This is really odd.

     

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  26.  
    identicon
    spineemike, Jul 7th, 2008 @ 4:32pm

    Safari used to do this

    Safari for Mac used to have this functionality, but lost it when I upgraded to 10.5. Weird.

     

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  27.  
    identicon
    eleete, Jul 7th, 2008 @ 4:33pm

    Re: Patent System is in shambles

    It would take the Property away from Intellect. Which is why it almost didn't make it into the constitution anyway. Ever since then, it's been a tool used by large industry (and small) as a club to pursue one another. It basically insights pissing contests about who 'owns' what. Horrible idea from the beginning and now we're scratching our heads thinking... How else can people on this welfare system survive if it were to go away.... Poor artists : ( while industry soaks those poor artists even worse to line their pockets.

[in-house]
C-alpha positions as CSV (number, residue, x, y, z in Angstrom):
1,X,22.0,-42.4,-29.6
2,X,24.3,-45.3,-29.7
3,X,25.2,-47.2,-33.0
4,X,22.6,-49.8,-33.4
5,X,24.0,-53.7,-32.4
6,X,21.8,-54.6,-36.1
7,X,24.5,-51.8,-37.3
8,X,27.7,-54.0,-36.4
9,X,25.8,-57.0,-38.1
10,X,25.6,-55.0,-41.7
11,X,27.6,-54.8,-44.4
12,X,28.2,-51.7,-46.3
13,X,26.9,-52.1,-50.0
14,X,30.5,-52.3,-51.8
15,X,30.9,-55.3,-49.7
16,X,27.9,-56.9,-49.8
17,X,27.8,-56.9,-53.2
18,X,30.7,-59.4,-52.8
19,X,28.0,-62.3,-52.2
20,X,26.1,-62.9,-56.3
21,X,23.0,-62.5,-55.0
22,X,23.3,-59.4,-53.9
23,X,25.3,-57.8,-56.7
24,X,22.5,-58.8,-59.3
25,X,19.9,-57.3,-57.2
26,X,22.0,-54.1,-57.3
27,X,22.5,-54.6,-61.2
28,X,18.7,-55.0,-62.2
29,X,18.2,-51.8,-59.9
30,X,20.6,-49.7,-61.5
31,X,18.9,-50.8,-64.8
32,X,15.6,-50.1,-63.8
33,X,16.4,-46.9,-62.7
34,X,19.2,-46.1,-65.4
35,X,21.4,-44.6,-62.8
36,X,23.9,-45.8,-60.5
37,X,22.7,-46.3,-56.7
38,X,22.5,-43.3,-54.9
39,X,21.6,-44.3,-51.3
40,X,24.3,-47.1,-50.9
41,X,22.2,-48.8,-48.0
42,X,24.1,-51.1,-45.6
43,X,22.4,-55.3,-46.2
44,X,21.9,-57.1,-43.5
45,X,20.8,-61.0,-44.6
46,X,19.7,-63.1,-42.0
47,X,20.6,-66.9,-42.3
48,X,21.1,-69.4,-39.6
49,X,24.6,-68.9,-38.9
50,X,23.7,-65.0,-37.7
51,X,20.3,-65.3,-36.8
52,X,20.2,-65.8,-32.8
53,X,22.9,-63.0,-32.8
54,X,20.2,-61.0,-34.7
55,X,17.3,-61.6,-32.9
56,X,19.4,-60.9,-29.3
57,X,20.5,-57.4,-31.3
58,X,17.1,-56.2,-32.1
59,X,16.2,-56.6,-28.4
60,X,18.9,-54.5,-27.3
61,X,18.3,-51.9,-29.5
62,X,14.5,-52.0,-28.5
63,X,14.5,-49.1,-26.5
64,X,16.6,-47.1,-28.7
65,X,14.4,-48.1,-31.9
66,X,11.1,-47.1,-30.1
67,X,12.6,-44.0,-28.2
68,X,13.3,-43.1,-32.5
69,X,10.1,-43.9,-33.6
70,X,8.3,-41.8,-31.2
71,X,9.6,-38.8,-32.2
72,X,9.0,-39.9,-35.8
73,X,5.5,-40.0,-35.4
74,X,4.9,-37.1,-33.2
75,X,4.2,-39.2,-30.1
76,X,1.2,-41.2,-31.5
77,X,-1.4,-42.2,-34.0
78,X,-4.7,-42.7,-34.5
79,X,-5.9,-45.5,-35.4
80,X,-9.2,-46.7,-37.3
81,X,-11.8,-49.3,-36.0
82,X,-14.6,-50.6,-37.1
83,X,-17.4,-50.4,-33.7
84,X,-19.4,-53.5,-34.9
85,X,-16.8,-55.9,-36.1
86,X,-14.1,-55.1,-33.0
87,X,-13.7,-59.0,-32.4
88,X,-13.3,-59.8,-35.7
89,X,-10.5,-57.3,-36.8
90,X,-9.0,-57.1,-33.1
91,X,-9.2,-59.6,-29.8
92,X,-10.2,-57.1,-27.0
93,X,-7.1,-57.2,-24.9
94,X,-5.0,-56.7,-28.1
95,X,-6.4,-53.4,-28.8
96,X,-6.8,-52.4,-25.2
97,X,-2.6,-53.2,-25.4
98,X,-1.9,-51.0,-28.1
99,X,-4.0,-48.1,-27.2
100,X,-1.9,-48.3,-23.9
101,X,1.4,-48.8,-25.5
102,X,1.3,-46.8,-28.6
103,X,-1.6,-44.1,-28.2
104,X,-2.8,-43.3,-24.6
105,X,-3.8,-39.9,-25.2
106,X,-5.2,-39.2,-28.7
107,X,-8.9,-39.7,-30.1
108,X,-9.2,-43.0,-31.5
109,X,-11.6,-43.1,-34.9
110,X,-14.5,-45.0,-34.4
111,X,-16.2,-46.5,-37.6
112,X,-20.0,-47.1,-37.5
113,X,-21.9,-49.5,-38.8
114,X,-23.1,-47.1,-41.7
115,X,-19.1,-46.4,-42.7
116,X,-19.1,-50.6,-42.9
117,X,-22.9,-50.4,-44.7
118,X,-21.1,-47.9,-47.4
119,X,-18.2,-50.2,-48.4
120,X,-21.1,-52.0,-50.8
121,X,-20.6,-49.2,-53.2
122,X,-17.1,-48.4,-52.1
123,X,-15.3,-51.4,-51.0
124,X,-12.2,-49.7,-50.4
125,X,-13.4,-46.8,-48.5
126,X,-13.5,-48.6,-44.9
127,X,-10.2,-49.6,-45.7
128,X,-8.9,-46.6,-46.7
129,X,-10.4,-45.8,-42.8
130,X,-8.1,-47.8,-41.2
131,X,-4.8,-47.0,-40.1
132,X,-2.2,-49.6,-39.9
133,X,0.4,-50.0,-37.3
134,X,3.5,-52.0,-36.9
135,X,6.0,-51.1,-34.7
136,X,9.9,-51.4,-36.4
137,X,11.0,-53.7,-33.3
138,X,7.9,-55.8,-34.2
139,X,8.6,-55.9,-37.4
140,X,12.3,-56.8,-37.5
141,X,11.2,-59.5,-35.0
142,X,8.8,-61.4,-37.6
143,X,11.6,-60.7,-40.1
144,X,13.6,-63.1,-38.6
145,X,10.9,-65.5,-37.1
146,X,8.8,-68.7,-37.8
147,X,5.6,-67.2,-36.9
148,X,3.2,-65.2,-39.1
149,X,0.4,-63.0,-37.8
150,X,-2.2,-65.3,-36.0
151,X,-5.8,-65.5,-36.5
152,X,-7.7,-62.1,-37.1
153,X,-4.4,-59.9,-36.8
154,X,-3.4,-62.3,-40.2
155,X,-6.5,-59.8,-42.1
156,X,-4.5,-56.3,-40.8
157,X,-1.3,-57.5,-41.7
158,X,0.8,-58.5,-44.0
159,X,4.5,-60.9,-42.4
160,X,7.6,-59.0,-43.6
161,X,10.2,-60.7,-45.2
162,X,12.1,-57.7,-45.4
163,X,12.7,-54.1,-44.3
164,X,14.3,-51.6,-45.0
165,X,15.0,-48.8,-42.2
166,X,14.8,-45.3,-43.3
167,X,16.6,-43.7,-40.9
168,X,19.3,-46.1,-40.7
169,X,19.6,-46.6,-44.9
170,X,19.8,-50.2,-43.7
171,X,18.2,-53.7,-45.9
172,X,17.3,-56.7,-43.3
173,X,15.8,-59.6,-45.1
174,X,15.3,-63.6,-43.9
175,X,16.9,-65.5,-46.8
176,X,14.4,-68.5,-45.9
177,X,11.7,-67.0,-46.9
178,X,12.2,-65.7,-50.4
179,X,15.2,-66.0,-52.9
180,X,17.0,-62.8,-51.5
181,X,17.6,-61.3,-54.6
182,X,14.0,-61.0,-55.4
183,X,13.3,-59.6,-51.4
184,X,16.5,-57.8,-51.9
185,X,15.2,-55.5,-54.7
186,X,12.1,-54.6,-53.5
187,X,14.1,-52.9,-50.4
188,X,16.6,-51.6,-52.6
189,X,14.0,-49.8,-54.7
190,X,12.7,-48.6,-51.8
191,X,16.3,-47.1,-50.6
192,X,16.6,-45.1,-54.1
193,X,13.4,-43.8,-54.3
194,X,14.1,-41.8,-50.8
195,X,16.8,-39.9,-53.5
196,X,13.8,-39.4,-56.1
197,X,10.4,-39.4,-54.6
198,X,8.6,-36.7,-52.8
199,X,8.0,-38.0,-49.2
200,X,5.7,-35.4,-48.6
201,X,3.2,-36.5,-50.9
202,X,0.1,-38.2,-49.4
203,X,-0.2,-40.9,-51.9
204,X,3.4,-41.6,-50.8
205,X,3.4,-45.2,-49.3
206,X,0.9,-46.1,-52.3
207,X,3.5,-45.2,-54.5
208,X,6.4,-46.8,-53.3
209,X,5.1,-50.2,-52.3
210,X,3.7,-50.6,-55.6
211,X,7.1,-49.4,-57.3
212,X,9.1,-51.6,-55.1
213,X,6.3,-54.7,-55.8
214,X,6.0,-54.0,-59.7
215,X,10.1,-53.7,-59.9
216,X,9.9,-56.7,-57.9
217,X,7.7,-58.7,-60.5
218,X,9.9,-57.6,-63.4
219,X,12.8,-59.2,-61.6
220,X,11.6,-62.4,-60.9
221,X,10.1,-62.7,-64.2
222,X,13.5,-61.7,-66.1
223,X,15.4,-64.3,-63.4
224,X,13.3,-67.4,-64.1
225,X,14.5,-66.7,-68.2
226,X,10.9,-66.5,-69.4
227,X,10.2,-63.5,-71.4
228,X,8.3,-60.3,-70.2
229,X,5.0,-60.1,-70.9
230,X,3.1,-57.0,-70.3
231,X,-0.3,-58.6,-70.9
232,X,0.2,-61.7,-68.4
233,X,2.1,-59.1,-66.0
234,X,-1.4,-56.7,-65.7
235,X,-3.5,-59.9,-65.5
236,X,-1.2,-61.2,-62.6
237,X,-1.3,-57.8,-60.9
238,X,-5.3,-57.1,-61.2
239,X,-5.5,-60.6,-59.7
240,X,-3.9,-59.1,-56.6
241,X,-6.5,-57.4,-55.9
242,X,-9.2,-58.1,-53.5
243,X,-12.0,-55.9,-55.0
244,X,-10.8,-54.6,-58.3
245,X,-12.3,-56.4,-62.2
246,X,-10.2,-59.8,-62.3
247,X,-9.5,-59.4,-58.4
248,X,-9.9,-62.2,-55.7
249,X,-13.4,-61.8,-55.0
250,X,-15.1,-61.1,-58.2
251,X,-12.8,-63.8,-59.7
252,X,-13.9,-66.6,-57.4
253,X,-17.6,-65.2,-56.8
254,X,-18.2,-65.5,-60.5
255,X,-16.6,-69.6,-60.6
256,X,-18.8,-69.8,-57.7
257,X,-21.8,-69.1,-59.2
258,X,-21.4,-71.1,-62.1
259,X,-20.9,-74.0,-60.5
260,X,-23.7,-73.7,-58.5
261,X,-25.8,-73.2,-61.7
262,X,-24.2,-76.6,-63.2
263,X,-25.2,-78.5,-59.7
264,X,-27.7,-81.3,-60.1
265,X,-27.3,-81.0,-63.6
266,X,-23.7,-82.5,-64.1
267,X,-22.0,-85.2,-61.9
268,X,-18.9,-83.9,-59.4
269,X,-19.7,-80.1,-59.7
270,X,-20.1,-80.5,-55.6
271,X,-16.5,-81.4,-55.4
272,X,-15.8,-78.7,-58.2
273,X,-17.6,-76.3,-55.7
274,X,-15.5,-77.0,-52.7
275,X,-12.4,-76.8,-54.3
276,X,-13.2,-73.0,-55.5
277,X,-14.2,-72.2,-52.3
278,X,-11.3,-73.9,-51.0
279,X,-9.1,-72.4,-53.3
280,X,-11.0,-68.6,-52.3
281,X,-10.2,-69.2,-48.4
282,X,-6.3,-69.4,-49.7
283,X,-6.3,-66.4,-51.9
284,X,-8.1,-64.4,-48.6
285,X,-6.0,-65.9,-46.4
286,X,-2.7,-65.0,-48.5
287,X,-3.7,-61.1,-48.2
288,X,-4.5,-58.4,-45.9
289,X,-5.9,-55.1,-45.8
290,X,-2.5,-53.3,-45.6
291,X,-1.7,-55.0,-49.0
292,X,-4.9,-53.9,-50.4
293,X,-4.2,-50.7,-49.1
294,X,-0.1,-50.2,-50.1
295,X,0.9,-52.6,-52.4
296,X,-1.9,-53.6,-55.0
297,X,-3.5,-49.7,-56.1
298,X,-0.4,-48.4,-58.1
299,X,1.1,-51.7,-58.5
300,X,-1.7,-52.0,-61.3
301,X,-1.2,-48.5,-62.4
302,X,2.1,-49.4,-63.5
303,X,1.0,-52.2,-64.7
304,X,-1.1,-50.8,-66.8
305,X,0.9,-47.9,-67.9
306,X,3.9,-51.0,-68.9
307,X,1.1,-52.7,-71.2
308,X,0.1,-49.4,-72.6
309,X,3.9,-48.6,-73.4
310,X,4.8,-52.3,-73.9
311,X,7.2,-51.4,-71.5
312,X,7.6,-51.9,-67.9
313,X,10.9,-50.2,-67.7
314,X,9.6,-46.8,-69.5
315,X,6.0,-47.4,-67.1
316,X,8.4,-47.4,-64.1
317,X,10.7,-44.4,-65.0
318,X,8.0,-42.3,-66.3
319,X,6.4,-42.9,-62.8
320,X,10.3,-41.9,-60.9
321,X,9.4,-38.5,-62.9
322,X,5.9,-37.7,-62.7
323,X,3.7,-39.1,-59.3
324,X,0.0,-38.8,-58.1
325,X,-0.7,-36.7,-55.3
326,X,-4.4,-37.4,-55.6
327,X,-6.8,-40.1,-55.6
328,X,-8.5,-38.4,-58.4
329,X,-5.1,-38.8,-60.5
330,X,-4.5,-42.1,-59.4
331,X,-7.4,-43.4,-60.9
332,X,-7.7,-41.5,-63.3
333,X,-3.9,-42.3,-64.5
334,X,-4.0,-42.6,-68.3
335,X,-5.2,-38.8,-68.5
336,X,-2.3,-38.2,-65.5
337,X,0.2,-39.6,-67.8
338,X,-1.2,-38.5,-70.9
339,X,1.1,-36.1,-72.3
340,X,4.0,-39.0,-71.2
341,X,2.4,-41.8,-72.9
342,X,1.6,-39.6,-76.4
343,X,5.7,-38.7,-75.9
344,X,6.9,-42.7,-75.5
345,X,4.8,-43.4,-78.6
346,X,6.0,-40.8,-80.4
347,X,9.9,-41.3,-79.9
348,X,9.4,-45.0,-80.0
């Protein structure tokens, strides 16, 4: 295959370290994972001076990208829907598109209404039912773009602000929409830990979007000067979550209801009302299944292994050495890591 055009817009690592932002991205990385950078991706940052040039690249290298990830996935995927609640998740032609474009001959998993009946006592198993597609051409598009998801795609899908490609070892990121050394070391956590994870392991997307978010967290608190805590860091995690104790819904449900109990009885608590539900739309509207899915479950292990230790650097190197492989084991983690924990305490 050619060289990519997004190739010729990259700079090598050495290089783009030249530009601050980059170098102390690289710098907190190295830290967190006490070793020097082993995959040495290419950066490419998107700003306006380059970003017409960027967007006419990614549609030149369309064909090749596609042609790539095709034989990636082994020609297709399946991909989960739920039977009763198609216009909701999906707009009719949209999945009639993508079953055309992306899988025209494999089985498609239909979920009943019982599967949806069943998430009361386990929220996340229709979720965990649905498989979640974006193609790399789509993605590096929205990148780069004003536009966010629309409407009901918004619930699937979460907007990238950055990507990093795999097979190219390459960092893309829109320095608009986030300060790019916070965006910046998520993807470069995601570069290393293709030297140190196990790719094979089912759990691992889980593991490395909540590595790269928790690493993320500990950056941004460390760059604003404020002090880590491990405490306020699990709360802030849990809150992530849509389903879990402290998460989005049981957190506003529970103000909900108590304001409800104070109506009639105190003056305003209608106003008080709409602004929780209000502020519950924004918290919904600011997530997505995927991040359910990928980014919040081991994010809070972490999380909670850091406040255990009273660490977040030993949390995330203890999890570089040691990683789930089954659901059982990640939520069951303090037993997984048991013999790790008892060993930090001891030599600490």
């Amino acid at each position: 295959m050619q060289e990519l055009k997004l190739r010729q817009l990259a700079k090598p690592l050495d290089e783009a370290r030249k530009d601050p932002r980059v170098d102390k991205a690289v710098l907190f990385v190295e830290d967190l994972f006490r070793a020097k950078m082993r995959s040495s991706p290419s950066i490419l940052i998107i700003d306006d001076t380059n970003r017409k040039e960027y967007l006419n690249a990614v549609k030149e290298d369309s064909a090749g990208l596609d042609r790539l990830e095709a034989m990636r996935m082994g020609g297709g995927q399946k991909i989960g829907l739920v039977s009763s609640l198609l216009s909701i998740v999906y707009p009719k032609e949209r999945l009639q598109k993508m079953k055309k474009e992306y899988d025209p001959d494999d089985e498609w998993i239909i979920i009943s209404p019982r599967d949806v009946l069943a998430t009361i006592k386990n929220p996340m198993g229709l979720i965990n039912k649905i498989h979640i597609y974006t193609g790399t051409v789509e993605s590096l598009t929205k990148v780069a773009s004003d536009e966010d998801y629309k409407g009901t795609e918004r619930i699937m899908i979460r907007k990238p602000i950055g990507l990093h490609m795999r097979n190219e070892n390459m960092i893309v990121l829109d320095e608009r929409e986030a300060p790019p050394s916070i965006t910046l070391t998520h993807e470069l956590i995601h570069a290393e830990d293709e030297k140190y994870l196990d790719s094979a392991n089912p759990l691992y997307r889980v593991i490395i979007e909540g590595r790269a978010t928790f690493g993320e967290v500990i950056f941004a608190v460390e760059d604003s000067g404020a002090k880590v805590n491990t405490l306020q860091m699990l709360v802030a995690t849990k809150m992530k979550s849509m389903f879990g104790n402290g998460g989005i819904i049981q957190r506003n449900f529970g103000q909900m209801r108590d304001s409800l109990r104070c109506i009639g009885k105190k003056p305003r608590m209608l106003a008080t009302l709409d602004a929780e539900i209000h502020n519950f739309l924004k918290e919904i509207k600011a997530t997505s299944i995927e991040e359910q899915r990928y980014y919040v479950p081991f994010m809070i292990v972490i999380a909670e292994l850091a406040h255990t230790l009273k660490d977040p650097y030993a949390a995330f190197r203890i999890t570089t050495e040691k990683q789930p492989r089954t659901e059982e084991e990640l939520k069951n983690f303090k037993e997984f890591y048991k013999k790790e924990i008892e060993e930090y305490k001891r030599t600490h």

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  28.  
    identicon
    Palming Myself, Jul 7th, 2008 @ 4:42pm

    I think my Palm T|X already does this...

     

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  29.  
    identicon
    Anonymous Coward, Jul 7th, 2008 @ 5:19pm

    I'm sure that AD is conflicted on this one .....
    I can imagine the steam rising out of his ears

     

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  30.  
    icon
    Wolferz (profile), Jul 7th, 2008 @ 5:54pm

    Re: Complete BS

    Actually... technically... I haven't seen any browser do this since the feature was first added to IE and I tried out...

    I just type the www. and .com myself each and every time. Assuming patent examiners do the same then it is possible they wouldn't know this already exists.

    Of course... this is even worse than if they had living in caves as an excuse. It cast doubt on the feasibility of the current system to accurately approve patents.